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Title: Evaluation of a community-based model of rehabilitation following traumatic brain injury.
Authors: Olver, John
Ponsford, Jennie
Roper, Monique
Harrington, Helen
Keywords: One-on-One Therapy
Activities of Daily Living
Post-Traumatic Amnesia
Personal Autonomy
Brain Injuries
Community Mental Health Services
Organization & Administration
Post-Acute Rehabilitation
Traumatic Brain Injury
Community-Based Rehabilitation
Centre-Based Therapy
Vocational Status
Emotional Adjustment
Employment Outcome
Glasgow Coma Scale
Monash-Epworth Rehabilitation Research Centre, Epworth HealthCare, Victoria, Australia
Issue Date: Jun-2006
Publisher: Taylor & Francis Online
Citation: Neuropsychol Rehabil. 2006 Jun;16(3):315-28
Abstract: In recent years there has been a growing trend towards community-based post-acute rehabilitation for individuals with traumatic brain injury (TBI), as opposed to the traditional centre-based model, based on the premise that these individuals will learn more effectively in settings where they usually have to perform. In the present study, outcomes at two years post-injury in 77 individuals with TBI, treated within the community were compared on measures of activities of daily living (ADL), vocational status, and emotional adjustment with those of 77 TBI patients individually matched for gender, age, education, occupation, post-traumatic amnesia (PTA) duration, Glasgow Coma Scale (GCS) score and time in inpatient rehabilitation, who had attended the hospital for outpatient therapy. There were no significant differences between groups in terms of employment outcomes or independence in personal or domestic ADL. However those treated in the community were less likely to be independent in shopping and financial management and reported more changes in communication and social behaviour. Due to constraints of time and resources, these patients had received fewer one-on-one therapy sessions and thus treatment costs were somewhat lower. Attendant care costs were also lower in the community treatment group. Strengths and weaknesses of community-based post-acute rehabilitation are discussed.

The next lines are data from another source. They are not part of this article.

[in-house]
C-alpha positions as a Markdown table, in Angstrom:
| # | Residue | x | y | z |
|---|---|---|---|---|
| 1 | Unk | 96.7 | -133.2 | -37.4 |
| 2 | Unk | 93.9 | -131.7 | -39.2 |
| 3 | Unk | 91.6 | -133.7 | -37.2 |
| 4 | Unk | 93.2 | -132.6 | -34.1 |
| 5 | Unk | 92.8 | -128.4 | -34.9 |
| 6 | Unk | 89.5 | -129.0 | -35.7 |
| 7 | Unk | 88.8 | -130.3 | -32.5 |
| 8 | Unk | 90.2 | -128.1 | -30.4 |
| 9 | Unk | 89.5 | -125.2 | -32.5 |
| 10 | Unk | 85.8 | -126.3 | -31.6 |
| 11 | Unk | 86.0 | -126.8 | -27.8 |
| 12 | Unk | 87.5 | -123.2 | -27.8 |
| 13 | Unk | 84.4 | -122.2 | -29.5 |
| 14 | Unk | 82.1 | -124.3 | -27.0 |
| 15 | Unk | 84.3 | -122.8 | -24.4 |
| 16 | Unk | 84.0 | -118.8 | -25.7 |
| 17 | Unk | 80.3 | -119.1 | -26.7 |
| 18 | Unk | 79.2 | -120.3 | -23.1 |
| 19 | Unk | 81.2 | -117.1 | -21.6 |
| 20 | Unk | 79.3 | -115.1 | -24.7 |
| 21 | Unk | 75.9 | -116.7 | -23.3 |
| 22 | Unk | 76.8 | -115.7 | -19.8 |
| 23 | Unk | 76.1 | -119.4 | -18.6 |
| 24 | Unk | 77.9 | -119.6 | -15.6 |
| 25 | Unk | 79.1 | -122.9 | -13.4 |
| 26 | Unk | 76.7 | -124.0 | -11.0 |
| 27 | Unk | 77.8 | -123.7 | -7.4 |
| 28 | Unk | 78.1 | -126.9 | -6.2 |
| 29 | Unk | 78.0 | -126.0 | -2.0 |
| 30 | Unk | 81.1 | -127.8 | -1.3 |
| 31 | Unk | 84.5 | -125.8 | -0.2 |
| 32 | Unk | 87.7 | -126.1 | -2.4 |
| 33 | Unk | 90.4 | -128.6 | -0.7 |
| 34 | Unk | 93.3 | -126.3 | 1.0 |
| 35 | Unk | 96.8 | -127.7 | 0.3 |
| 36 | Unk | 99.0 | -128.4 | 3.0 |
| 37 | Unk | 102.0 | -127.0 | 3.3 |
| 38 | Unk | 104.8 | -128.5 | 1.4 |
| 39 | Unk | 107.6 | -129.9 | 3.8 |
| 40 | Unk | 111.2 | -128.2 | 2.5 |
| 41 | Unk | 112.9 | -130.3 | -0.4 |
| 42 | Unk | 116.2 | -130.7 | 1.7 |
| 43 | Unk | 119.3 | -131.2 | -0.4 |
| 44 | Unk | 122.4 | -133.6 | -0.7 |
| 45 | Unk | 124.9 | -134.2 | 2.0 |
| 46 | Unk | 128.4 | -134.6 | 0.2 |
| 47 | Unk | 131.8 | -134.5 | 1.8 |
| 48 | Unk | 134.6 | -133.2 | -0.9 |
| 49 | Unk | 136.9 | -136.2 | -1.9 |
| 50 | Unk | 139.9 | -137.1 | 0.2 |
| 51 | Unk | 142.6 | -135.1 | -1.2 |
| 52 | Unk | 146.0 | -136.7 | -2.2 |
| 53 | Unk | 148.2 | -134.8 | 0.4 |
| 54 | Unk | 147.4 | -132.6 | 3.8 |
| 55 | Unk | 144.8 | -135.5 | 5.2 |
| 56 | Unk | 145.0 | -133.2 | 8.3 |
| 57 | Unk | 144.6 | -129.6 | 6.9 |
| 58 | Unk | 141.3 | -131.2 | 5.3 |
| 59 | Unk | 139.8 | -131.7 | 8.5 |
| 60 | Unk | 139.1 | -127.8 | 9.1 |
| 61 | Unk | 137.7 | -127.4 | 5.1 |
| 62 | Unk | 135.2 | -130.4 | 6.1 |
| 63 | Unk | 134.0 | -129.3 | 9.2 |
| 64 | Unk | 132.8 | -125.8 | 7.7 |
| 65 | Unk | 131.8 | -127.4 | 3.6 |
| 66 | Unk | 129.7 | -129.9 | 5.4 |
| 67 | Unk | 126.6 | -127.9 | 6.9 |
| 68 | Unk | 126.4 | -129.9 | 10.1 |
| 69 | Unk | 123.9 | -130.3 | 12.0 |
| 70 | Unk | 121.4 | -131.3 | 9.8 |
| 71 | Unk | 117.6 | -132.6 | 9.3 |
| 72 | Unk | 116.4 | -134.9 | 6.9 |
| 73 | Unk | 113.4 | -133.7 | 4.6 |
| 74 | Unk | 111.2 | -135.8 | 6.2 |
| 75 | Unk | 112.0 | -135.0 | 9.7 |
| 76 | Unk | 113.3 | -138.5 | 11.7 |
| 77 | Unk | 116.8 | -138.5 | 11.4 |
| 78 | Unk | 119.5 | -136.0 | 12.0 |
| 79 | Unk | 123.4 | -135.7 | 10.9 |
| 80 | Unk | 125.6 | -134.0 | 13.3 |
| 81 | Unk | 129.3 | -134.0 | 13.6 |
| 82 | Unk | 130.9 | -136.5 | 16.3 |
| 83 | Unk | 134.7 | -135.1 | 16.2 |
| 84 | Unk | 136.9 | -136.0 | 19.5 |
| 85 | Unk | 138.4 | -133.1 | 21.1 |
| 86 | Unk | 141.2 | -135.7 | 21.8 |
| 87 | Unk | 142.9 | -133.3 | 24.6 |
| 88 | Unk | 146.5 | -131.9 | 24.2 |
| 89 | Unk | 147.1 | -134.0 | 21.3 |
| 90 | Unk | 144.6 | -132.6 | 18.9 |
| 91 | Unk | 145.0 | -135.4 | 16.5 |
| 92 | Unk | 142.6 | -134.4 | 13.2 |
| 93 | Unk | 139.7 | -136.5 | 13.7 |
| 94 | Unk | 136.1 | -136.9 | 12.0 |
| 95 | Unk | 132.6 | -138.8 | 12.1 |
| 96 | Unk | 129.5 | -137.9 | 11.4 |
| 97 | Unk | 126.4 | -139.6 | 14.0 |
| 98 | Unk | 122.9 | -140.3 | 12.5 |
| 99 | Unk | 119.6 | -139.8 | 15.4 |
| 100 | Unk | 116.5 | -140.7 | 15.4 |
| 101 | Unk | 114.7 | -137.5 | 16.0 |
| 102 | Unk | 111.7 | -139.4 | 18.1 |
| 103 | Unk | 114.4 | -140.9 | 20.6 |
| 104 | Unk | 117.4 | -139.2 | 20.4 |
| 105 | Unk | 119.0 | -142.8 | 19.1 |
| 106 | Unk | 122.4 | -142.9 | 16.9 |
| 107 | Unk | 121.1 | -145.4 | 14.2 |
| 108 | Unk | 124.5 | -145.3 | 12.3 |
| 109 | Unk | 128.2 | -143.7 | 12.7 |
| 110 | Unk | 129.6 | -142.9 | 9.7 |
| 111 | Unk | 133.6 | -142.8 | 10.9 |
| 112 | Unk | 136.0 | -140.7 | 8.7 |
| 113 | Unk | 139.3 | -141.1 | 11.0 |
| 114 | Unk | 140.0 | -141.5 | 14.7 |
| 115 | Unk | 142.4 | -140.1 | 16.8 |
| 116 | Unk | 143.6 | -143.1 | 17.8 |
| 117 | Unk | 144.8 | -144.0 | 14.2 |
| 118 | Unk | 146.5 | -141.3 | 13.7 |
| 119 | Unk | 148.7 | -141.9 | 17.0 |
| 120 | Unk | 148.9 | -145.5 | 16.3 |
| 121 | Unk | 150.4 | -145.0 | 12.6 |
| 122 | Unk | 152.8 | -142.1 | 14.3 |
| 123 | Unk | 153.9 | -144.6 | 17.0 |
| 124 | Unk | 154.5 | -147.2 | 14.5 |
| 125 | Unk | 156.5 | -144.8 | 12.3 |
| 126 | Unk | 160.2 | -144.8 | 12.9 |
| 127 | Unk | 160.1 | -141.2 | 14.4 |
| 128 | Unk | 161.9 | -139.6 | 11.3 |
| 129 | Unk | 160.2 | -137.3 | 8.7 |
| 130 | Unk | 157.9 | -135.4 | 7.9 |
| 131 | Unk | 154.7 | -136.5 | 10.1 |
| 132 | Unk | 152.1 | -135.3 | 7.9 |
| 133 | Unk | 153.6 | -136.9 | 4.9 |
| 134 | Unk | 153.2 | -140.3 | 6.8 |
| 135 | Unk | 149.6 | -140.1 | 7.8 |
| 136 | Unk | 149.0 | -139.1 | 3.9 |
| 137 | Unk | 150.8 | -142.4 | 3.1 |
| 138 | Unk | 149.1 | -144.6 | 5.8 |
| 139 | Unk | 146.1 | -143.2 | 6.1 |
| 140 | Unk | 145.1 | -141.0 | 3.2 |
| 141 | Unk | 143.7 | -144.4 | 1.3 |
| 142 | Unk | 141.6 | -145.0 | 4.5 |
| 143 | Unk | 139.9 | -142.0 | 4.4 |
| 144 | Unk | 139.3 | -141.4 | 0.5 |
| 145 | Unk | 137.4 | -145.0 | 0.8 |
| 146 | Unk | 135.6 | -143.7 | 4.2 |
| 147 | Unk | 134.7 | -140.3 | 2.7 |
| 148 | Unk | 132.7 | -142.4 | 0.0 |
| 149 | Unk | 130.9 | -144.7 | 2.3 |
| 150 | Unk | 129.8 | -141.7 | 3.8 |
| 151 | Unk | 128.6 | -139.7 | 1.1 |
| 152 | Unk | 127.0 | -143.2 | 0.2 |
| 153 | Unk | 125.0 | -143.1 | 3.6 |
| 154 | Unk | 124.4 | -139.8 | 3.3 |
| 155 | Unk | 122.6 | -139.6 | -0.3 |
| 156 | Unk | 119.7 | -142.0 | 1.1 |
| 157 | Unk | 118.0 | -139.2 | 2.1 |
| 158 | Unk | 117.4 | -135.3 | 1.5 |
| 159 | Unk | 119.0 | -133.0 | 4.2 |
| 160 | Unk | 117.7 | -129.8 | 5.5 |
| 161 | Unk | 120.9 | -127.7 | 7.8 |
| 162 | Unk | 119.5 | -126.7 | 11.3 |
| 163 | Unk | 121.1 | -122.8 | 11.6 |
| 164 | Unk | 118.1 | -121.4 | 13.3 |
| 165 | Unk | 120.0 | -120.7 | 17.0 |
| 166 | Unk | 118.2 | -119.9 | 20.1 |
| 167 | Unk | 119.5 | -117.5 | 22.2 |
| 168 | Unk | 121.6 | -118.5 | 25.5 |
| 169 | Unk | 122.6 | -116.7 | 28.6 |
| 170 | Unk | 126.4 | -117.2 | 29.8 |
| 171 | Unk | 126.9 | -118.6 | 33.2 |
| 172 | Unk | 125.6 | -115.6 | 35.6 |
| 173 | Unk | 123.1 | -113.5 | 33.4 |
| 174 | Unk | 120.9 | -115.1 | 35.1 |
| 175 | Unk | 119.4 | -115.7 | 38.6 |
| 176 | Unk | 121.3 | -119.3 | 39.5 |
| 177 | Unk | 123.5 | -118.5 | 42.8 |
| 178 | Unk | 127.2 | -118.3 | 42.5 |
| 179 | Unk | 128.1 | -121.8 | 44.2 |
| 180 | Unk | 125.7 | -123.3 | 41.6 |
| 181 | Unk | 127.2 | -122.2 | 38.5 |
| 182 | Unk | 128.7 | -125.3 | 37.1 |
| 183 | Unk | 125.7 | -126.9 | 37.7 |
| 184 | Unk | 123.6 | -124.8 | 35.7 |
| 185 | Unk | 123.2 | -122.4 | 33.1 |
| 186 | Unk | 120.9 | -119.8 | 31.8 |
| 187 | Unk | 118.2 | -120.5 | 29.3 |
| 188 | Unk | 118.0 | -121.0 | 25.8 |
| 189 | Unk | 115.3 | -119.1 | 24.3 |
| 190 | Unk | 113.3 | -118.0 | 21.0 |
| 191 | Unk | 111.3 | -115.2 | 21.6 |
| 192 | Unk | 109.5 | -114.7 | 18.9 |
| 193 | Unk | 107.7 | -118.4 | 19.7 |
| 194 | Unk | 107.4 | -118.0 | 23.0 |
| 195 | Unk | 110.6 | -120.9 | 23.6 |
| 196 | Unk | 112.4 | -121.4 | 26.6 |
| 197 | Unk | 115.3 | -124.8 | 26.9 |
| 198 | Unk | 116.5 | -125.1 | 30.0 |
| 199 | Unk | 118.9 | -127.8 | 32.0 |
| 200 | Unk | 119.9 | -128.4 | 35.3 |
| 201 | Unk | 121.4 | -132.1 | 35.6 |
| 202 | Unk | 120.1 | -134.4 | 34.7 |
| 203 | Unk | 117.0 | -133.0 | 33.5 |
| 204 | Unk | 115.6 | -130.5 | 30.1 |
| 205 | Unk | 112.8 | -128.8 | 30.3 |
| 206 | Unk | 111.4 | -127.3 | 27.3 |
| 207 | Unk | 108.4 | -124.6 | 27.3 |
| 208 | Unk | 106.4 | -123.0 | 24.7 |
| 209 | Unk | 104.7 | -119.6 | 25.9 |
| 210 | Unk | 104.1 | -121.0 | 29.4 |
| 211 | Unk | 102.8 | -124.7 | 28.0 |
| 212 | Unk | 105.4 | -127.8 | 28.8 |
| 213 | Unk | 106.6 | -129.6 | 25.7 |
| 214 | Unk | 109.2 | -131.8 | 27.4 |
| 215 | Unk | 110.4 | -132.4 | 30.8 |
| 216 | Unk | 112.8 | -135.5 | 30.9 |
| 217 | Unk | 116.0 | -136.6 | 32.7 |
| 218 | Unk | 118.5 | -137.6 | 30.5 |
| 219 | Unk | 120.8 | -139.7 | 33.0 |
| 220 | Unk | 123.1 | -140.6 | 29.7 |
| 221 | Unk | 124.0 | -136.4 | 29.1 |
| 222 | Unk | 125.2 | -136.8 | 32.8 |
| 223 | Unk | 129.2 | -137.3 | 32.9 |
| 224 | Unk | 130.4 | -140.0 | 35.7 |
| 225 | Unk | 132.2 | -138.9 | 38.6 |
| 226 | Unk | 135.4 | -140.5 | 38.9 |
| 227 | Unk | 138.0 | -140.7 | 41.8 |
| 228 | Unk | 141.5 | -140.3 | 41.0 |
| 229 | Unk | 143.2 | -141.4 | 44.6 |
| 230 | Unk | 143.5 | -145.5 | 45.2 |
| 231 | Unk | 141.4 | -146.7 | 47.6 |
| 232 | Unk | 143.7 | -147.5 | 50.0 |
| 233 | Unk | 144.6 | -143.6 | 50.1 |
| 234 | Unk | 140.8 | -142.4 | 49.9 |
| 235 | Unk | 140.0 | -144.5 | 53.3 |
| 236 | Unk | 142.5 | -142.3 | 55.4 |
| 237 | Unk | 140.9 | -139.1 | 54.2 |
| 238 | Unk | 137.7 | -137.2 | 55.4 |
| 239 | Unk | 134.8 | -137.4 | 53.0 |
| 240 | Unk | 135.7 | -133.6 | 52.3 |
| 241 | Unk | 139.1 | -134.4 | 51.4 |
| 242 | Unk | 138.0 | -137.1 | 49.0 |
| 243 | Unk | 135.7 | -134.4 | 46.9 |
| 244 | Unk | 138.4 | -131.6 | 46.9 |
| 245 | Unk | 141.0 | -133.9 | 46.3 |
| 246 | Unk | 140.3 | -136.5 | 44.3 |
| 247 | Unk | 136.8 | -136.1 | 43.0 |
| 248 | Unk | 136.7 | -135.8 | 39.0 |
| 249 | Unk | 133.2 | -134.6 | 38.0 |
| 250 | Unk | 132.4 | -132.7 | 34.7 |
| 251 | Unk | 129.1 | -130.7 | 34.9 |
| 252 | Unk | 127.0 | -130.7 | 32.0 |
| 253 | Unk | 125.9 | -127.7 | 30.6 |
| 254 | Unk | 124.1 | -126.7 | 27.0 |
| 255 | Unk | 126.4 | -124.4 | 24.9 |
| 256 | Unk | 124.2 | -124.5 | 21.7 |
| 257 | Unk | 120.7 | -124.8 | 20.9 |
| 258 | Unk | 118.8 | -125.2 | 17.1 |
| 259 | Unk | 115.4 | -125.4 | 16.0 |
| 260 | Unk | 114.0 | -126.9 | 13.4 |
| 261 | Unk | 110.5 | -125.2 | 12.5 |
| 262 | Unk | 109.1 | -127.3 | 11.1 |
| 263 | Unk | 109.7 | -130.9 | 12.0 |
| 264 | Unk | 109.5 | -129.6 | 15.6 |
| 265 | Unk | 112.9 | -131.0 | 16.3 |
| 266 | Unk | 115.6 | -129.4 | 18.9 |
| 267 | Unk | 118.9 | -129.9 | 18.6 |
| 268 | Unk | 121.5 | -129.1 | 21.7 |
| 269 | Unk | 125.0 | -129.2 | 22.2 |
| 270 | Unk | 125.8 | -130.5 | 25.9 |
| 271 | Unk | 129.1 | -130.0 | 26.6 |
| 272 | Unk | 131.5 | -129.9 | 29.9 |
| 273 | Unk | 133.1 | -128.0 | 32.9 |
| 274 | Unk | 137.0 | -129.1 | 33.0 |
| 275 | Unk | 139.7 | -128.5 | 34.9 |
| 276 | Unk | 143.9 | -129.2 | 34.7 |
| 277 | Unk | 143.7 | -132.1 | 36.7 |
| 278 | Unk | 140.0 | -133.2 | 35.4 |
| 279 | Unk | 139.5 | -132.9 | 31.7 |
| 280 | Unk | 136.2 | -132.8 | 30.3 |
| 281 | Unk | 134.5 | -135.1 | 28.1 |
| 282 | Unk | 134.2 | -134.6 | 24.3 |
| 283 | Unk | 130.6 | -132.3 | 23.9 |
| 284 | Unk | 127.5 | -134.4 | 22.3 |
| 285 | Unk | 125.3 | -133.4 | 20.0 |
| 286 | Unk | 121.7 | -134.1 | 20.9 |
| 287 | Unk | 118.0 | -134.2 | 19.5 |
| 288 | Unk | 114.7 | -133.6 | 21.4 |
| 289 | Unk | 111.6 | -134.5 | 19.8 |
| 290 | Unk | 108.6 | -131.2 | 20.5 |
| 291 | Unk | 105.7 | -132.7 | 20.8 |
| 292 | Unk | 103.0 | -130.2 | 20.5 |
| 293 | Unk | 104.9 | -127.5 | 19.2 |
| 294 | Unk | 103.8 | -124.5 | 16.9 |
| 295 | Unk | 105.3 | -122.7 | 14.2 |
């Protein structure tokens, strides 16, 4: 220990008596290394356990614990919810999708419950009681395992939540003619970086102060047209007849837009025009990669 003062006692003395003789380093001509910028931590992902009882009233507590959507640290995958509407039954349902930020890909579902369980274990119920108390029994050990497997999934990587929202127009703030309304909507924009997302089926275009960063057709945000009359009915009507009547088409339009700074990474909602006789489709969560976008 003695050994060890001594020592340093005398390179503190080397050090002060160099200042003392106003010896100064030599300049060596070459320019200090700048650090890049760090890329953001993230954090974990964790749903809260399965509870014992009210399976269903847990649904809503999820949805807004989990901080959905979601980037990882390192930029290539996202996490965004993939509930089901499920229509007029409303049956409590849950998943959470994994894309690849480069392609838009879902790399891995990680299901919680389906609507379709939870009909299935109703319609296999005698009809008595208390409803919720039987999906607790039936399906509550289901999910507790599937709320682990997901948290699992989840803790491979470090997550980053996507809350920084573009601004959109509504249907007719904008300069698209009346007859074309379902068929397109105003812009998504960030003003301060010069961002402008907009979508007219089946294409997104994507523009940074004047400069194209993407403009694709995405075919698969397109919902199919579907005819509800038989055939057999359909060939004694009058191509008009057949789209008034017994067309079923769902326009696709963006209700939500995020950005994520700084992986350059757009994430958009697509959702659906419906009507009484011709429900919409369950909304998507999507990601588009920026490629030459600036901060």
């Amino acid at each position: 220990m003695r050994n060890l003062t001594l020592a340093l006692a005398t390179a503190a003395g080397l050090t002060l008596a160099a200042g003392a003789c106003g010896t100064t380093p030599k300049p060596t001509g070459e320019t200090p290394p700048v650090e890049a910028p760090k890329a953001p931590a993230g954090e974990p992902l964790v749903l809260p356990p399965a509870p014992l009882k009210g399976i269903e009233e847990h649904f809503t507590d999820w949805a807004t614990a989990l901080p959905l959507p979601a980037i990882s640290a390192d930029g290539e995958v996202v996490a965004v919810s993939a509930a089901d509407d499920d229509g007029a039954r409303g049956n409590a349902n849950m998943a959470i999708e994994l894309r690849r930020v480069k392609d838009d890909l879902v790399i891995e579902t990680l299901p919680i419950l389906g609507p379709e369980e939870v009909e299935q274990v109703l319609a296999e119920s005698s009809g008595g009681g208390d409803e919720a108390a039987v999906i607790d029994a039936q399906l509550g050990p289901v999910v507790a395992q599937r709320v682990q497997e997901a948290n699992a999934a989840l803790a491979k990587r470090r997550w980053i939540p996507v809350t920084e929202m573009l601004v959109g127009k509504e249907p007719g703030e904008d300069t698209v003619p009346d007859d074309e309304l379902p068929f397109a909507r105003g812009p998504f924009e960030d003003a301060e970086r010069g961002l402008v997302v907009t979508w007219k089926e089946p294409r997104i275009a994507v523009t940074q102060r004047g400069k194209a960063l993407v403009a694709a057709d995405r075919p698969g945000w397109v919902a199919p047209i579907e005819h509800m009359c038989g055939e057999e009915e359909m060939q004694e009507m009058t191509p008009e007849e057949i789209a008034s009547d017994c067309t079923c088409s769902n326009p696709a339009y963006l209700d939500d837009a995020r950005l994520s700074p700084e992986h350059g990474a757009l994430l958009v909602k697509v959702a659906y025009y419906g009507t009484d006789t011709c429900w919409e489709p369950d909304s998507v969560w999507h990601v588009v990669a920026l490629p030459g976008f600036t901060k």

DOI: 10.1080/09602010500176534
PubMed URL:
ISSN: 0960-2011
Journal Title: Neuropsychological Rehabilitation
Type: Journal Article
Affiliated Organisations: Monash University, Australia
Type of Clinical Study or Trial: Comparative Study
Appears in Collections:Neurosciences

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